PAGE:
A global ocean lurks beneath the icy crust of Jupiter's moon Europa as seen in this artist's concept. The image shows that volcanoes may belch hot, mineral-rich plumes into the ocean, providing both the nutrients and energy for life. The volcanoes may also help crack and rearrange the crust, allowing water to escape and repave Europa's surface with fresh ice. [NASA/JPL]
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One of the antennas that help track spacecraft across the solar system will take aim at one of the biggest moons in the solar system later this month. Its observations will help planetary scientists probe the moon’s structure.
Europa is one of the biggest moons of Jupiter. Jupiter itself rises just to the right of our own Moon in mid-evening, and sticks with it as they climb high across the sky later on. It looks like a brilliant star. Through binoculars, Europa and Jupiter’s three other large moons look like tiny stars quite near the planet.
Europa is considered one of the most likely homes for life in the solar system, because its icy crust probably covers a global ocean of salty water. The water, minerals, and a source of heat — from tides caused by the gravitational pull of Jupiter — provide all the basic ingredients for life.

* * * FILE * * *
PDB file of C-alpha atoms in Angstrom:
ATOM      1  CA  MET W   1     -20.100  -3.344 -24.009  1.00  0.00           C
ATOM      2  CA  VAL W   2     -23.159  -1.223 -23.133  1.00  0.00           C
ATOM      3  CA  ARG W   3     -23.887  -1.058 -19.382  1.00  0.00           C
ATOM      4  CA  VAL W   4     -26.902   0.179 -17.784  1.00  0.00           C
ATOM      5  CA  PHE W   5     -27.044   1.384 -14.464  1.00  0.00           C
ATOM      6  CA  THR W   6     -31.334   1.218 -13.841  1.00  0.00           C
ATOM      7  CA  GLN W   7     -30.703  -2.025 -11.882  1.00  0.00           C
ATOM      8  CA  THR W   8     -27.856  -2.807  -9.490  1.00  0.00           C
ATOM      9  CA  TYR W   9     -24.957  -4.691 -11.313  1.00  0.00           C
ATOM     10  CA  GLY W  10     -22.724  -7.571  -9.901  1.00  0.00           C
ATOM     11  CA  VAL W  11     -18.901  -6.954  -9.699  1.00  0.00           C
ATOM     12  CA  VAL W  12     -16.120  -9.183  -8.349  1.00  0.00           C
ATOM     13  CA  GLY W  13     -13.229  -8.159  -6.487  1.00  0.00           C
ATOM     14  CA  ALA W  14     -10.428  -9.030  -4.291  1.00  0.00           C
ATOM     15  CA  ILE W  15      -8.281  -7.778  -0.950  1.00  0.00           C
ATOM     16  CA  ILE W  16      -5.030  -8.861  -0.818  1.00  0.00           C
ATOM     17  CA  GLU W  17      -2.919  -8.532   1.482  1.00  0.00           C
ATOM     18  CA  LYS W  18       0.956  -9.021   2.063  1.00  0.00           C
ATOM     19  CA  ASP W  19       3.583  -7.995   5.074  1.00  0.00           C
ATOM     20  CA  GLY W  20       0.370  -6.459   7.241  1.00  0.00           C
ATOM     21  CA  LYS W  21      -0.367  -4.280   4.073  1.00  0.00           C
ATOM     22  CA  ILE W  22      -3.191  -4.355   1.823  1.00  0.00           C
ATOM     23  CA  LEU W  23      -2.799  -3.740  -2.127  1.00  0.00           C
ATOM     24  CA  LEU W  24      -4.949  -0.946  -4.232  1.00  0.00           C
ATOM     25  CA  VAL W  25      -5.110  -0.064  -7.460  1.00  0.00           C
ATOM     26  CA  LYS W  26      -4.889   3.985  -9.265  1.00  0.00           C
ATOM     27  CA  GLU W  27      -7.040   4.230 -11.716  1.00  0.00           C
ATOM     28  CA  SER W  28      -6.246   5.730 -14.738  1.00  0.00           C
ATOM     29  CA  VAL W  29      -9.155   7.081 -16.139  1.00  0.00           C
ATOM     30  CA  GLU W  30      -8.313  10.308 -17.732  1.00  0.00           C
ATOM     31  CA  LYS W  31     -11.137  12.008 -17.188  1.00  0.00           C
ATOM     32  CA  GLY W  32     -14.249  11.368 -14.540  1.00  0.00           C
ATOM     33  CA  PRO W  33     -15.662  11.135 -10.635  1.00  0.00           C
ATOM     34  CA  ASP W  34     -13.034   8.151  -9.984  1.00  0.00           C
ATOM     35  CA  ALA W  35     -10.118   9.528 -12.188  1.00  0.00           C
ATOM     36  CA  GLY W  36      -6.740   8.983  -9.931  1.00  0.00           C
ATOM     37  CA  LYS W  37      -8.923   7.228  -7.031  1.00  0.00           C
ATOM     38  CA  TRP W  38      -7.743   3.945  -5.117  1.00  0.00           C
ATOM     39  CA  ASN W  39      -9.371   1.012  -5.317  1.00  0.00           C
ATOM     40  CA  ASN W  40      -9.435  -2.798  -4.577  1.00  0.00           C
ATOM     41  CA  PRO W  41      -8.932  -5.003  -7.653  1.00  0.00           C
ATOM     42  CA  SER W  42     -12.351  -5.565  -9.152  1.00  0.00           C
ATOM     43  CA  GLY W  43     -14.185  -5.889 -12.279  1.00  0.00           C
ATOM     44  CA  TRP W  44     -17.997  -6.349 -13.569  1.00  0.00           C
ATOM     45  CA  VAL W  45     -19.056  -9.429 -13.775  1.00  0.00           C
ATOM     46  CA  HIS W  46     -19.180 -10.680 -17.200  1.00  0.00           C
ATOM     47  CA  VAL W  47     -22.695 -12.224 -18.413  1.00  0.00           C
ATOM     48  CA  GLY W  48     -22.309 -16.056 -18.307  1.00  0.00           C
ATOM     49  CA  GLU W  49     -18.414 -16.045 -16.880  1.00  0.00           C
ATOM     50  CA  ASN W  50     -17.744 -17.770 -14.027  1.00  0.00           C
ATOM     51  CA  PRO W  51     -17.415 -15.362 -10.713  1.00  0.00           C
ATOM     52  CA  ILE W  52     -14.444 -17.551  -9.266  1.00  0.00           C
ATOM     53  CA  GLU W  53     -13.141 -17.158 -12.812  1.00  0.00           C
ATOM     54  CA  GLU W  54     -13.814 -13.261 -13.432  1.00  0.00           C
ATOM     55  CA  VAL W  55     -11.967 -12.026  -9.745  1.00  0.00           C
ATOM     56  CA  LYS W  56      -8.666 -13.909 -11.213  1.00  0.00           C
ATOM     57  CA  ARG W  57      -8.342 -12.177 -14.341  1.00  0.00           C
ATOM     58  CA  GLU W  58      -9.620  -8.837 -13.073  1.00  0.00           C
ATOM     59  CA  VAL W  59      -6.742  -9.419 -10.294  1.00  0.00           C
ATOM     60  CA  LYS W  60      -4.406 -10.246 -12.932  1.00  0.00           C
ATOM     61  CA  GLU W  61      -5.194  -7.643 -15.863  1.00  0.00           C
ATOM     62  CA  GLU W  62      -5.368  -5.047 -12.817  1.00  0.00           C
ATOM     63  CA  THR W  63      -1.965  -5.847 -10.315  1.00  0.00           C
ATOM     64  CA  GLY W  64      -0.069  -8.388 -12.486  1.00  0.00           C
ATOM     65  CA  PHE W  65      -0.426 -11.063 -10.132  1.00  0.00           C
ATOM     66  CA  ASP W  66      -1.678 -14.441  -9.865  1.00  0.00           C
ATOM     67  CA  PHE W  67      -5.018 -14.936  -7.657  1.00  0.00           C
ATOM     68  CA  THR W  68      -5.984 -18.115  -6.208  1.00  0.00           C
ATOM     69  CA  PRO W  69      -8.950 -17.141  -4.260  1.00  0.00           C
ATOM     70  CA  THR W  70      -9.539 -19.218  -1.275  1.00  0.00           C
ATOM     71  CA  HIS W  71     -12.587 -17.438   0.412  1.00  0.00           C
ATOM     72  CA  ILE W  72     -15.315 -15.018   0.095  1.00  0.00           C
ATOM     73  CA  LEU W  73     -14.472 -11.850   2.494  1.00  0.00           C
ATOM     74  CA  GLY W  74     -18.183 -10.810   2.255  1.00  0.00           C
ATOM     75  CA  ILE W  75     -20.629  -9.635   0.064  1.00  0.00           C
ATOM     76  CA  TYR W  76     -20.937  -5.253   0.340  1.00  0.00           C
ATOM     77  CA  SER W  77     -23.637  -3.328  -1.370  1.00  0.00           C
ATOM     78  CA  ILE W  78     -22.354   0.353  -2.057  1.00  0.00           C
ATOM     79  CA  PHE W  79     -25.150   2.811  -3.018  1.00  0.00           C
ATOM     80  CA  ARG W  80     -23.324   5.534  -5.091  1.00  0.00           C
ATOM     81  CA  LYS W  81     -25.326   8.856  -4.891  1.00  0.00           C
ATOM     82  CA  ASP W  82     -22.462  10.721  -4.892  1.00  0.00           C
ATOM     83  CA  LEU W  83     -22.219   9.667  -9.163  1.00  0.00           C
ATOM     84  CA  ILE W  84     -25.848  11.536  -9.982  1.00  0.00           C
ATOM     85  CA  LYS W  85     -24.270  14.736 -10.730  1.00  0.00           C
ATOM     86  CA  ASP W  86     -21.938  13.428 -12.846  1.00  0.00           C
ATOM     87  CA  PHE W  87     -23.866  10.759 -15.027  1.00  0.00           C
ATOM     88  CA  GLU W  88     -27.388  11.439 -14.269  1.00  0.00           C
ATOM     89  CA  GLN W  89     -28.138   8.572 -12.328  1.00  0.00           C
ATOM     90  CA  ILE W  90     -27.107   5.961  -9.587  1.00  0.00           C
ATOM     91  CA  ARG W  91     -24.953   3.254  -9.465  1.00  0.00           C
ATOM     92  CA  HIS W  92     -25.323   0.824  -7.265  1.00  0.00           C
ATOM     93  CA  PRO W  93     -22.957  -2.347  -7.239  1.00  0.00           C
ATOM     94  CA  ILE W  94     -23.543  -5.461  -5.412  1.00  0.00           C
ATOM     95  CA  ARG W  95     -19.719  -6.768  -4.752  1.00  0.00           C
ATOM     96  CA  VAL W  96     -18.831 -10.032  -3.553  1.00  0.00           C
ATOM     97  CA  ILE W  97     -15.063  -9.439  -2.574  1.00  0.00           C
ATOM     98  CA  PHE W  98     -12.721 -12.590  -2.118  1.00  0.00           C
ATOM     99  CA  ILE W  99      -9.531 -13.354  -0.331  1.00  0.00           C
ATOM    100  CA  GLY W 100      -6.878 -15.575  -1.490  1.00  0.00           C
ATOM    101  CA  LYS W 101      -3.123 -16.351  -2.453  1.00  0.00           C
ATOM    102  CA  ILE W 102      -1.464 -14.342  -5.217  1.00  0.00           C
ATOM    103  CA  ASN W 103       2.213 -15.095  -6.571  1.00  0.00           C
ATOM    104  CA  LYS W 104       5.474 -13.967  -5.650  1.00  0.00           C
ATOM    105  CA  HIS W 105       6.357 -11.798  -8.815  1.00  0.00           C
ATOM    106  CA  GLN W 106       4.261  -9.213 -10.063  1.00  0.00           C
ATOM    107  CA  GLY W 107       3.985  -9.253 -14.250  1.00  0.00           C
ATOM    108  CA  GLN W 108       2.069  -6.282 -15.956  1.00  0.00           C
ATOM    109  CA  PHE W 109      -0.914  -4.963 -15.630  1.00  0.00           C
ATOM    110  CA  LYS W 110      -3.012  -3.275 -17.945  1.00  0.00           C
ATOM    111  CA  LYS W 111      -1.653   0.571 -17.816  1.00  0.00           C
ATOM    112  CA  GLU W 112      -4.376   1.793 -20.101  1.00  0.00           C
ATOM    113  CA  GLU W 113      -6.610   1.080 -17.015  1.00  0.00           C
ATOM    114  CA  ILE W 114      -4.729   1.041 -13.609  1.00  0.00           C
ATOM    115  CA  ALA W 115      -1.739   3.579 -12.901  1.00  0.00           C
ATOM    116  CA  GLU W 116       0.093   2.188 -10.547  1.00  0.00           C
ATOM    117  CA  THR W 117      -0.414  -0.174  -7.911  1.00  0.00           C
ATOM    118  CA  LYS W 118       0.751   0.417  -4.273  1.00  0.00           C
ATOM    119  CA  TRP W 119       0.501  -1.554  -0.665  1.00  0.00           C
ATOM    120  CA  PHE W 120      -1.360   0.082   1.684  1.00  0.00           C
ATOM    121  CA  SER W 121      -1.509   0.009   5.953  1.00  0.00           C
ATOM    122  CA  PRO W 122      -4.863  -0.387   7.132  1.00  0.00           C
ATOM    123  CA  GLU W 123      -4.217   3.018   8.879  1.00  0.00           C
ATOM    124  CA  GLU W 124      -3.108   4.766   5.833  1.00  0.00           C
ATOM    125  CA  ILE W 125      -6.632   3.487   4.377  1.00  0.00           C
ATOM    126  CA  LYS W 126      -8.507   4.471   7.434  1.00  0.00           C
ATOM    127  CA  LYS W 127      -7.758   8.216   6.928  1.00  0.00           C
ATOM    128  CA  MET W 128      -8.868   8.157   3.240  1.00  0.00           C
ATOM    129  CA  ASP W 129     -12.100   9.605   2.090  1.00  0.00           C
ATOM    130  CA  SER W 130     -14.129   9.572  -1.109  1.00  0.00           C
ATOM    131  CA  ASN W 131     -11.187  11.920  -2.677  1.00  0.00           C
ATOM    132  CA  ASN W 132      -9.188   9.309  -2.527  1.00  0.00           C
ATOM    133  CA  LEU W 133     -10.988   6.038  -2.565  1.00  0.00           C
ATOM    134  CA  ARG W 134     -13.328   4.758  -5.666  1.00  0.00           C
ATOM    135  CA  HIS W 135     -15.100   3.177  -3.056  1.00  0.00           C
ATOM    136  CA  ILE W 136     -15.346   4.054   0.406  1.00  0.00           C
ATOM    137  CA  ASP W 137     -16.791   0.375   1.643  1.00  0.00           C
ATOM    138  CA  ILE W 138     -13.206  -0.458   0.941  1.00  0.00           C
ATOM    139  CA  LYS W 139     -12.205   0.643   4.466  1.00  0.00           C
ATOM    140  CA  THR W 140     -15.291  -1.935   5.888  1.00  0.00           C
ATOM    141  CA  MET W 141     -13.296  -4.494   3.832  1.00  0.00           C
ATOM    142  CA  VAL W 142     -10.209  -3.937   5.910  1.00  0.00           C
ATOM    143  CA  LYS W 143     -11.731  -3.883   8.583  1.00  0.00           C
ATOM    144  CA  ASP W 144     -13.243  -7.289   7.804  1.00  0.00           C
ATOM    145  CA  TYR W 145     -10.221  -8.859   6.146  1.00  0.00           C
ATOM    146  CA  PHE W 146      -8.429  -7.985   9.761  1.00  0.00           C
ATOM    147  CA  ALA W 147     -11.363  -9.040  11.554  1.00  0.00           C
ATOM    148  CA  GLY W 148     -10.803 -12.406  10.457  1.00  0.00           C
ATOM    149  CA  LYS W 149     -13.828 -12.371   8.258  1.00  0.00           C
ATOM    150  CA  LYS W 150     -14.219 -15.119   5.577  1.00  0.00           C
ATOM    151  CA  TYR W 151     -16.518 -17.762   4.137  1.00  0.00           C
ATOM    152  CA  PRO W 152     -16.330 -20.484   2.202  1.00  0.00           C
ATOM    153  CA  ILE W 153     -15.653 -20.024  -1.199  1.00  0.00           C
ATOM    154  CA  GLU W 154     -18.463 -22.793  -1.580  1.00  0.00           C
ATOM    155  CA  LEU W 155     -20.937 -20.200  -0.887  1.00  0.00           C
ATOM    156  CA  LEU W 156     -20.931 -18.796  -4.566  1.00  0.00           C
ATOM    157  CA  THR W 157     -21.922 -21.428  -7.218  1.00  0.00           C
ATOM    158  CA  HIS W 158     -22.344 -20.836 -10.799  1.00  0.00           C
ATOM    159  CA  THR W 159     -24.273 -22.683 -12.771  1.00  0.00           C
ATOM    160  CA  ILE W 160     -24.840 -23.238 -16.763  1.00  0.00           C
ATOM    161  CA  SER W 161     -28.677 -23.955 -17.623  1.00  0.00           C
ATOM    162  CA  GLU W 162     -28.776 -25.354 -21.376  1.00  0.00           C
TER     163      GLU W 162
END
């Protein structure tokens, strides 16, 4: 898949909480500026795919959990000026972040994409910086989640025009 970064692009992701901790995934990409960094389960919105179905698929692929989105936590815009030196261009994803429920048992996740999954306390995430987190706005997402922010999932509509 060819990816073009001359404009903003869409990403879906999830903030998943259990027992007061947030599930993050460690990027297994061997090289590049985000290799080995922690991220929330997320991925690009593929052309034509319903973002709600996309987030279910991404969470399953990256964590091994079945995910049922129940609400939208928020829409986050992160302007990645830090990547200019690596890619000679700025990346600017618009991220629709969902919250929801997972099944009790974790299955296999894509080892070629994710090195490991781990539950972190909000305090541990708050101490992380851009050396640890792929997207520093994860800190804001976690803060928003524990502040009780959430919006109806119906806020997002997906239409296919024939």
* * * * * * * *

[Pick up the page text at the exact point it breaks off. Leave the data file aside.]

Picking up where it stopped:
The moon’s crust forms a rigid shell around Europa. But the tides in the water below it cause it to crack. Water may sometimes seep to the surface through these cracks before it quickly freezes, adding a glaze of fresh ice.
Observations by a large antenna at Goldstone, California, which tracks missions to the planets, will tell us more about Europa. The antenna will send out pulses of radio waves, then “listen” for their echo. The way the waves bounce back to Earth will help scientists probe the moon’s interior — shedding new light on the conditions in its hidden ocean.
Script by Damond Benningfield, Copyright 2011
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